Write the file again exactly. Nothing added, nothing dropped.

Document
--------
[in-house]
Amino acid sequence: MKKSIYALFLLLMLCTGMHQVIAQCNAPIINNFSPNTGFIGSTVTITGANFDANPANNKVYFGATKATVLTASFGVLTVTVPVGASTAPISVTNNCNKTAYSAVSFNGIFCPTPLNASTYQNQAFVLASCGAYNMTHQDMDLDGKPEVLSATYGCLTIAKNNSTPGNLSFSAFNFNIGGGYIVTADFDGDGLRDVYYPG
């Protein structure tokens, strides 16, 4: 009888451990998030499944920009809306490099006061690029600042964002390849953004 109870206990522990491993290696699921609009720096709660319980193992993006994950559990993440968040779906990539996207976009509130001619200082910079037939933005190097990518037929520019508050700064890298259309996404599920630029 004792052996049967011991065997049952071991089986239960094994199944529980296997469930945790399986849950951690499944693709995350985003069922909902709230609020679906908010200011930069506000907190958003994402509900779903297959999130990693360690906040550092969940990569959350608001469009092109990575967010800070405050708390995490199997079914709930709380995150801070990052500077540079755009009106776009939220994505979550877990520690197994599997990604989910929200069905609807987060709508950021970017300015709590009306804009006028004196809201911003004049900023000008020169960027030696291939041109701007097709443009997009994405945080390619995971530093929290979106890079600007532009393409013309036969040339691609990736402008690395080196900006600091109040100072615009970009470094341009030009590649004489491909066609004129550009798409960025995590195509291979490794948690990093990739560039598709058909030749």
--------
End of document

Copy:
[in-house]
Amino acid sequence: MKKSIYALFLLLMLCTGMHQVIAQCNAPIINNFSPNTGFIGSTVTITGANFDANPANNKVYFGATKATVLTASFGVLTVTVPVGASTAPISVTNNCNKTAYSAVSFNGIFCPTPLNASTYQNQAFVLASCGAYNMTHQDMDLDGKPEVLSATYGCLTIAKNNSTPGNLSFSAFNFNIGGGYIVTADFDGDGLRDVYYPG
């Protein structure tokens, strides 16, 4: 009888451990998030499944920009809306490099006061690029600042964002390849953004 109870206990522990491993290696699921609009720096709660319980193992993006994950559990993440968040779906990539996207976009509130001619200082910079037939933005190097990518037929520019508050700064890298259309996404599920630029 004792052996049967011991065997049952071991089986239960094994199944529980296997469930945790399986849950951690499944693709995350985003069922909902709230609020679906908010200011930069506000907190958003994402509900779903297959999130990693360690906040550092969940990569959350608001469009092109990575967010800070405050708390995490199997079914709930709380995150801070990052500077540079755009009106776009939220994505979550877990520690197994599997990604989910929200069905609807987060709508950021970017300015709590009306804009006028004196809201911003004049900023000008020169960027030696291939041109701007097709443009997009994405945080390619995971530093929290979106890079600007532009393409013309036969040339691609990736402008690395080196900006600091109040100072615009970009470094341009030009590649004489491909066609004129550009798409960025995590195509291979490794948690990093990739560039598709058909030749």